KUALA LUMPUR, July 25 — A dance of fire and flavour upon your tongue: that’s how it tastes, but not how it begins.
Rewinding, we see that it starts with a generous coating of turmeric powder. This gives the underlying golden hue to every piece of chicken.
Tomatoes in the form of purée, perhaps fortified with a squirt or two of ketchup as backup, for a distinctive tanginess.
Red hot chillies are a must to give this red chicken its pedas kick. Some honey to mellow things out and for that sweetness in life we all crave.
Clearly this endeavour owes much to our Malaysian dish of ayam masak merah for its base recipe but I would hardly call my version “authentic” given the number of substitutions I’ve made: tomato purée instead of fresh tomatoes and ketchup, the inclusion of fresh red chillies rather than only dried red chillies, and so on.
A couple more differences sealed its fate: the addition of peanut butter, which gives it a lovely nutty creaminess, and the carbs with which it’s served.
Rather than steamed white rice or nasi tomato, a popular pairing for ayam masak merah, I’ve decided to serve my take with a variety of starches depending on what’s available in my pantry (and my mood): spicy Korean ramyun (instant noodles), Japanese shirataki noodles or Thai riceberry grains.
Let’s call this “Red Chicken, Served Three Ways” — Korean, Japanese or Thai!
All that excitement aside, there is a practical reason for changing things up a little. As you know, most braised meats taste better the following day.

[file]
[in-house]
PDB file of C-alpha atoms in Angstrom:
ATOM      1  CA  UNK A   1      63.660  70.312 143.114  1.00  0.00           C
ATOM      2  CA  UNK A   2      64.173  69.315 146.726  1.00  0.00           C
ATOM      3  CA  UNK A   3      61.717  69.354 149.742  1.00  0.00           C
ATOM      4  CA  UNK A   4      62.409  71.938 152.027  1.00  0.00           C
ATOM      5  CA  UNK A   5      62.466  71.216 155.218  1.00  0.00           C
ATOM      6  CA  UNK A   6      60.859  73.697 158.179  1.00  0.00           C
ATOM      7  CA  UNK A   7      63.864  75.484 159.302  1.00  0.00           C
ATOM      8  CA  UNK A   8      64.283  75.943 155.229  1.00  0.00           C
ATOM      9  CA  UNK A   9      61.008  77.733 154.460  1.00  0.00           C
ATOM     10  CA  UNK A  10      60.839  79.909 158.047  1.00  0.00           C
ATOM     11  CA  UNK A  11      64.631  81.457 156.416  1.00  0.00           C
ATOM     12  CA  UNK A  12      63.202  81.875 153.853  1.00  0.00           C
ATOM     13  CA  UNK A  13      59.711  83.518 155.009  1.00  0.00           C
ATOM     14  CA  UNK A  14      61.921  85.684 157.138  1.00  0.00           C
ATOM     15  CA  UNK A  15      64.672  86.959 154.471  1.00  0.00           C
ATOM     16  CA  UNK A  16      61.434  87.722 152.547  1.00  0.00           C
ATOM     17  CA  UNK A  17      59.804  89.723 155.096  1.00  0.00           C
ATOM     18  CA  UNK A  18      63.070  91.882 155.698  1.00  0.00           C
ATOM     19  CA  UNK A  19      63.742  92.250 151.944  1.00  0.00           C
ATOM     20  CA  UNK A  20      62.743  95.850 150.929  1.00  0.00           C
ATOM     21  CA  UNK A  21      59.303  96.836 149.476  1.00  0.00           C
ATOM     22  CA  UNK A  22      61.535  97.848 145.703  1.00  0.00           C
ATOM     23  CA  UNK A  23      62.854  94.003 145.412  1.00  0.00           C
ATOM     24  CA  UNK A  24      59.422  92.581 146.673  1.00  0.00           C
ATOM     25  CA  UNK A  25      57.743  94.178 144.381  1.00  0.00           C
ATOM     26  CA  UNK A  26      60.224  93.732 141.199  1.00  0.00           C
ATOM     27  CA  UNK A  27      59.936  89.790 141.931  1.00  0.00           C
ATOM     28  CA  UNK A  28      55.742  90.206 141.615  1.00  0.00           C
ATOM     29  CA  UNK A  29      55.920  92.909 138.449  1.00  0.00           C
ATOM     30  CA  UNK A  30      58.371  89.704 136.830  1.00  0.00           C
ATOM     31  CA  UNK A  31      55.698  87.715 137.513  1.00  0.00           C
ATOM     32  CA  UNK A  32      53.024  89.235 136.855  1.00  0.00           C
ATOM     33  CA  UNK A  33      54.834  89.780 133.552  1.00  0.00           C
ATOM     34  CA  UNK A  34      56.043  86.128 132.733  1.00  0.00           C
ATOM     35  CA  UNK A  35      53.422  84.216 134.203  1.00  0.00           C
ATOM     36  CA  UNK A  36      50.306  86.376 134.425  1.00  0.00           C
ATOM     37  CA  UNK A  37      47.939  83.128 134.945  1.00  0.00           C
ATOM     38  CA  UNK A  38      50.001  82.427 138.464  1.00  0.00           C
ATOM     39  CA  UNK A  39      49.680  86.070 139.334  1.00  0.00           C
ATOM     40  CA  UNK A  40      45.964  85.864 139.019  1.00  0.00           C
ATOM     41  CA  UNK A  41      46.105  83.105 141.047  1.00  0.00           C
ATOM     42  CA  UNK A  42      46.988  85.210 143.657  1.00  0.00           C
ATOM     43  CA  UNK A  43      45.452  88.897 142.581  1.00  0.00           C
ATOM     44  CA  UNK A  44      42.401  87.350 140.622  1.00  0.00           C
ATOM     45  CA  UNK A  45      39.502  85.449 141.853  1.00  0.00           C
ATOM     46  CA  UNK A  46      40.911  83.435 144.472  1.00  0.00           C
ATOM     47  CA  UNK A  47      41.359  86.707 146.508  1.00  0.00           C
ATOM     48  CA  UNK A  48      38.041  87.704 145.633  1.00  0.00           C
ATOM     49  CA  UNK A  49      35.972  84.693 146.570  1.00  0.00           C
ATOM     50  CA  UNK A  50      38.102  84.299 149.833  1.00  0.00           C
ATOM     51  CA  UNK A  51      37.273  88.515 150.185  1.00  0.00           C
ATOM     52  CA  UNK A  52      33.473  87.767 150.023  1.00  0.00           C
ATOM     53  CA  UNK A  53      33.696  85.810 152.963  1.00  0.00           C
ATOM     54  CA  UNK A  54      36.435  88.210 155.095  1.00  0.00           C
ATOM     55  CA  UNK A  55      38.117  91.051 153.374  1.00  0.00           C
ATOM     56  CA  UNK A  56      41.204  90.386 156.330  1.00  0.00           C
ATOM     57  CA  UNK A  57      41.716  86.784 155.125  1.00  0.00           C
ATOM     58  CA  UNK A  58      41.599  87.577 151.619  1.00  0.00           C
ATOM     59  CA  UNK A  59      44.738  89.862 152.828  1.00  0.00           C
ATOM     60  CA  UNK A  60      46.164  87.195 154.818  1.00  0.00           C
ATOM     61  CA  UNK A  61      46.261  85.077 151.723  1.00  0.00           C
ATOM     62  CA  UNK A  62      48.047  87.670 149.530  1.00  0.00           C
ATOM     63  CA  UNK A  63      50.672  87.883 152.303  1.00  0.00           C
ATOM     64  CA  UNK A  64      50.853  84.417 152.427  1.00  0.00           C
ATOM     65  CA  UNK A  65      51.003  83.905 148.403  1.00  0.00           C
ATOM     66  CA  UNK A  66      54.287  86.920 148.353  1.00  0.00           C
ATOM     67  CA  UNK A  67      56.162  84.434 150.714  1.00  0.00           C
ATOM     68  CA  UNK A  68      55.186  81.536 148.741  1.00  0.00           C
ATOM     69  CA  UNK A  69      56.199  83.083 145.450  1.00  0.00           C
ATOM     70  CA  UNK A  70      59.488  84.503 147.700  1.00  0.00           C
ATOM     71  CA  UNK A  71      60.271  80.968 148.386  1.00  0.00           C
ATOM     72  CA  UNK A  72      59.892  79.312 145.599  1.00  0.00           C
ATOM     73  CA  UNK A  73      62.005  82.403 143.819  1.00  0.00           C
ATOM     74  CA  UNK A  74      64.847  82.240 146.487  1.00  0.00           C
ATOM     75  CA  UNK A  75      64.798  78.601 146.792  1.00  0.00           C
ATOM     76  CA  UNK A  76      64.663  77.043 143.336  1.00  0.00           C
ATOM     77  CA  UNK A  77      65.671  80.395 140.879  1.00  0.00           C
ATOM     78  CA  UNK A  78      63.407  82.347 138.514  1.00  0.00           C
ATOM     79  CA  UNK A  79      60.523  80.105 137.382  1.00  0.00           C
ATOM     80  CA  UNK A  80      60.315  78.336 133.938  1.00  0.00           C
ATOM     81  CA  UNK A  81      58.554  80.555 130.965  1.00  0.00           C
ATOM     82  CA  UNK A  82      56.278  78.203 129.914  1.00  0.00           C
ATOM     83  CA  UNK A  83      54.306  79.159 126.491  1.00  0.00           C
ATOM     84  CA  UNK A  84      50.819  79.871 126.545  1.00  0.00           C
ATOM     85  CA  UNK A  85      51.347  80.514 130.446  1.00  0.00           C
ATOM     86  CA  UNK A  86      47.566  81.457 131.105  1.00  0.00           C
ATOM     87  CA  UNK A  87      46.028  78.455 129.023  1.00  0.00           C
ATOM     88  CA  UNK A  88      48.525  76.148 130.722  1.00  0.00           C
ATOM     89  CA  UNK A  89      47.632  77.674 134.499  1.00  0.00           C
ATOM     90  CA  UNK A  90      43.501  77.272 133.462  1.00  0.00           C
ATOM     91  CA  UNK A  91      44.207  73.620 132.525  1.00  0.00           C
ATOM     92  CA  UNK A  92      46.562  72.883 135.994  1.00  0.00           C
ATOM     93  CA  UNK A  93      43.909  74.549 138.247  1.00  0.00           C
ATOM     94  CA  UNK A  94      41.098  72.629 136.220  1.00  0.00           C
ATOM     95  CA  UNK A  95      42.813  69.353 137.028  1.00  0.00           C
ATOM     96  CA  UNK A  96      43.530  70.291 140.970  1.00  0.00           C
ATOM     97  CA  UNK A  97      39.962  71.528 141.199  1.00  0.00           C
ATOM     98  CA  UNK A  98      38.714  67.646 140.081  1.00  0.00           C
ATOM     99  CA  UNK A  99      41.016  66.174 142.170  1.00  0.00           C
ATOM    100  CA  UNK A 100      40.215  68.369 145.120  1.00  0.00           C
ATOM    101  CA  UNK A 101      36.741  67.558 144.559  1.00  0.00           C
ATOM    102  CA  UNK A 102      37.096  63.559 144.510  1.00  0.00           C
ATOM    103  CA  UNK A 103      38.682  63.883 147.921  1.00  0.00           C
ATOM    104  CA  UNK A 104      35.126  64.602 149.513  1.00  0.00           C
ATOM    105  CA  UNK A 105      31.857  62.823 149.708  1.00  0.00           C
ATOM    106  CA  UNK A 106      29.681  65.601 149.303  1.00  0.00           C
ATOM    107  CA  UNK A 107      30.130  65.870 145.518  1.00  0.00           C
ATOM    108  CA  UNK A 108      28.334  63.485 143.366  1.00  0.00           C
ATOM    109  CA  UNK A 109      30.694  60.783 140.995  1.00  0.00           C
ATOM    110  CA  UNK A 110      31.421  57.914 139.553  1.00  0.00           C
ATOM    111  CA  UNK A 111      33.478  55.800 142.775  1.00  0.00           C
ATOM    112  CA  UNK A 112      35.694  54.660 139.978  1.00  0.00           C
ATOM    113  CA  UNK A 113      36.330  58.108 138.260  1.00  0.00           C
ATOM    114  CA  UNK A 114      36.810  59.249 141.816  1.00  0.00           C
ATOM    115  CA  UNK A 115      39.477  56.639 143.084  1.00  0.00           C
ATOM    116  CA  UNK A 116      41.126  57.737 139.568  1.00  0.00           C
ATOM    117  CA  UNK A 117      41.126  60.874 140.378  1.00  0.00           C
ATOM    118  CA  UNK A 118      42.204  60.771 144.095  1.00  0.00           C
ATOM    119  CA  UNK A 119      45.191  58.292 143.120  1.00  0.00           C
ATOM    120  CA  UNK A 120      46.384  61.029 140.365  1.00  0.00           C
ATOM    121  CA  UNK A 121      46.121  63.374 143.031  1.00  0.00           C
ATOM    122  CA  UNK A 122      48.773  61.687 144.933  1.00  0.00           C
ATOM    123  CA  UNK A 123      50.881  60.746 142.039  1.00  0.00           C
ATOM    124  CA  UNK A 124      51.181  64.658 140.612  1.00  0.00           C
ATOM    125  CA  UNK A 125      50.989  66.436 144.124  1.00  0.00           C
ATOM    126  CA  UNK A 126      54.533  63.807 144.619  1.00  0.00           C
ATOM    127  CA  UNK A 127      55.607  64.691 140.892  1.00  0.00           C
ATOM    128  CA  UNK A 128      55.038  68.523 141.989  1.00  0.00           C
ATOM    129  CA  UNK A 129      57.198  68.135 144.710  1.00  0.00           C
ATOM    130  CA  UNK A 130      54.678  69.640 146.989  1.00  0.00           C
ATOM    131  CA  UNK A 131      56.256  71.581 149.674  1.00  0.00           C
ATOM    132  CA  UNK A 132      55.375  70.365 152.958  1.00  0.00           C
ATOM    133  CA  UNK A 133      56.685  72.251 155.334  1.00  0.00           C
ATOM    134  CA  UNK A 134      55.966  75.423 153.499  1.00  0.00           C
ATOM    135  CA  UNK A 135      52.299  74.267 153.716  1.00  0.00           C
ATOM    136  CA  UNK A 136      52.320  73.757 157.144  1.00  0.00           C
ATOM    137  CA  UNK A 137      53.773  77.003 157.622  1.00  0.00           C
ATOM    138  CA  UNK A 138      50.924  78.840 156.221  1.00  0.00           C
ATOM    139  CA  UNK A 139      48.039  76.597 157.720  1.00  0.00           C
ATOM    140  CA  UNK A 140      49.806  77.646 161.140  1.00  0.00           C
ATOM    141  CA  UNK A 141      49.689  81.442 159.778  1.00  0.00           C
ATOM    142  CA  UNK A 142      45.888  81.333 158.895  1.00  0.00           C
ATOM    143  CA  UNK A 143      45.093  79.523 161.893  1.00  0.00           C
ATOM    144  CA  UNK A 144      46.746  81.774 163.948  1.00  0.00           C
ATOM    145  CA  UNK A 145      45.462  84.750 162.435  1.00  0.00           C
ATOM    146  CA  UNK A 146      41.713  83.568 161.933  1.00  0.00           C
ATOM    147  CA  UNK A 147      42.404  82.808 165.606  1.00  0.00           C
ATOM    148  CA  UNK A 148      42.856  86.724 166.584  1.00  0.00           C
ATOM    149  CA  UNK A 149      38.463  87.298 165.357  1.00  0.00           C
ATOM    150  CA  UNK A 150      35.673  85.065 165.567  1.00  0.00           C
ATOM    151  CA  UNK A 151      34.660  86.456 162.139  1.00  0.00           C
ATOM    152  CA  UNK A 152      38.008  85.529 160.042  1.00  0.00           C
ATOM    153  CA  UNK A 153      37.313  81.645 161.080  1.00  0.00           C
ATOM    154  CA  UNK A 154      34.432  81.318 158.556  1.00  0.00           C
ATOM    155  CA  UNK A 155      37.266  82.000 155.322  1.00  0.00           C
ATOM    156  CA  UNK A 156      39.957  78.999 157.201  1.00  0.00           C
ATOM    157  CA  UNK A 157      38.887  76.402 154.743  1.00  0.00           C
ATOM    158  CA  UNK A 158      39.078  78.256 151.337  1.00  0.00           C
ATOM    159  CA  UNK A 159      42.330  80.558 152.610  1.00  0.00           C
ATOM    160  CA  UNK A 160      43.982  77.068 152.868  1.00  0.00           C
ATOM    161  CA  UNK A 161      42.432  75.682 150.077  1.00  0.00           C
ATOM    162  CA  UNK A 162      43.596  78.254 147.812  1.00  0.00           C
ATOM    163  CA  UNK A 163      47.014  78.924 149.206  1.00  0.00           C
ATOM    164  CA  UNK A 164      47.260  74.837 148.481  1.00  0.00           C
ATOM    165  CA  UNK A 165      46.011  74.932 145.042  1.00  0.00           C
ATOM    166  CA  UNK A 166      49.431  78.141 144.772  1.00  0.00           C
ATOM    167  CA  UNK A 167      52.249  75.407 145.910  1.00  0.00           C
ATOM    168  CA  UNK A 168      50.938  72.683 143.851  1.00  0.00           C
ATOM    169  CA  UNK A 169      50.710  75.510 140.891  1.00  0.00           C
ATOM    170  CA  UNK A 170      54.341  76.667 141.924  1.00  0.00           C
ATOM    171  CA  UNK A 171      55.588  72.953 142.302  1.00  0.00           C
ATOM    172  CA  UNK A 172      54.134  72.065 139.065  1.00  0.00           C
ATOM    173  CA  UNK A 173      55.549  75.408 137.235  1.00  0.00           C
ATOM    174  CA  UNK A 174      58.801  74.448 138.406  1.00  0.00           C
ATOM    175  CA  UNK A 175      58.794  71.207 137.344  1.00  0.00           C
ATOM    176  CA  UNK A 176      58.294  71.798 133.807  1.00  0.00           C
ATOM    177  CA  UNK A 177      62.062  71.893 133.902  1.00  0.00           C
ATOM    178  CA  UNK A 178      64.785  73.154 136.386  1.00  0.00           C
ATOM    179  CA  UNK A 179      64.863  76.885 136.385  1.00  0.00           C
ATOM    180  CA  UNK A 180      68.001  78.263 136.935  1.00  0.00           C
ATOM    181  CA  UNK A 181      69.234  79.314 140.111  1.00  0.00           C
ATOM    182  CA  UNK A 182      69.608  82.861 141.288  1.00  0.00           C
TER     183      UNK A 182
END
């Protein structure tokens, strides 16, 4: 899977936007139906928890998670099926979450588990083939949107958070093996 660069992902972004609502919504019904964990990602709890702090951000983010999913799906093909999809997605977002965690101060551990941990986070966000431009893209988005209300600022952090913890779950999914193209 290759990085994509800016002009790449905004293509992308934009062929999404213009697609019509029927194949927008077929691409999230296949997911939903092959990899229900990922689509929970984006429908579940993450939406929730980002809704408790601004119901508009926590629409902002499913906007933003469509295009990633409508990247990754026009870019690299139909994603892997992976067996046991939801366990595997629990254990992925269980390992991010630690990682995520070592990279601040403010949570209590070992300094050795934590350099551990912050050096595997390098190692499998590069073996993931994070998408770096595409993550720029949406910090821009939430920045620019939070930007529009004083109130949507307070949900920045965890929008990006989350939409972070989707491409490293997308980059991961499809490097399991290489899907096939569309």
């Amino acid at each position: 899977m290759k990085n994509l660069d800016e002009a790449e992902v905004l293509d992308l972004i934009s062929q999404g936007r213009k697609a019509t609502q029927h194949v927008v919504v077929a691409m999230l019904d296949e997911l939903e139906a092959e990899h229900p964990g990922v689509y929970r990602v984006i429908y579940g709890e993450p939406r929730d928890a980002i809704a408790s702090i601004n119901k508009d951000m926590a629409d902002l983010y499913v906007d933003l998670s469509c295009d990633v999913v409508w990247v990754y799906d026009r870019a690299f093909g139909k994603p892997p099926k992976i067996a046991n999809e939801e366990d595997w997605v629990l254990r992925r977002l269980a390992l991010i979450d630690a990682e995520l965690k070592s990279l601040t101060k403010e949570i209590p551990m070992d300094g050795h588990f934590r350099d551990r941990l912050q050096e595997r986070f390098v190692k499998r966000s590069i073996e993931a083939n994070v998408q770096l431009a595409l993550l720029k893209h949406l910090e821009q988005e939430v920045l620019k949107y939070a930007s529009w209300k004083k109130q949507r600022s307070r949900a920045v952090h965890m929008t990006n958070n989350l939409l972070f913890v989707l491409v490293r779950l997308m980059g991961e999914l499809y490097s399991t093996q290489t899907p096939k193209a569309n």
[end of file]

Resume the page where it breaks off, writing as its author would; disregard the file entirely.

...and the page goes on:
So on weekends, when we have more time, it makes sense to double or triple a recipe and cook enough for several meals, thereby saving time in the busy work week ahead.
Weekends are designed for meal prep, no?
But it can get a little dull, eating the same dish over and over.
Sometimes it’s because we have only a few ingredients in our pantry or are using fewer to keep things simple. Sometimes it’s because we know but a few recipes or only feel confident with our limited repertoire.
The bottomline is that it can get boring, rather quickly, unless we switch things up a little. Hence the trinity of carb choices.
On days when we are feeling a tad feisty (and perhaps overly courageous), tearing open a packet of spicy Korean ramyun seems to be a sound idea. (Though these volcanic instant noodles always make me fearful for the sanctity of my tastebuds; I always have a glass of cold milk ready, just in case.)
Some days, we feel as though going on a diet wouldn’t be a bad idea. That’s where the Japanese shirataki noodles, which are made from konjac yam (konnyaku) and nearly zero calories, come in.
Feel like some extra healthy fibre with lots of bite and flavour? Try Thai riceberry: the purplish black grains are chewy, delicious and easy on the eyes.
Whichever we select would be a great match for the spicy, tangy and sweet red chicken. Our tastebuds — and our imagination — will thank us.
Red chicken, served three ways
Enjoying this fiery red chicken in three ways — Korean, Japanese or Thai — refers mainly to the starches that we eat it with. Each has its own unique texture and taste (and some are healthier options than others, shall we say).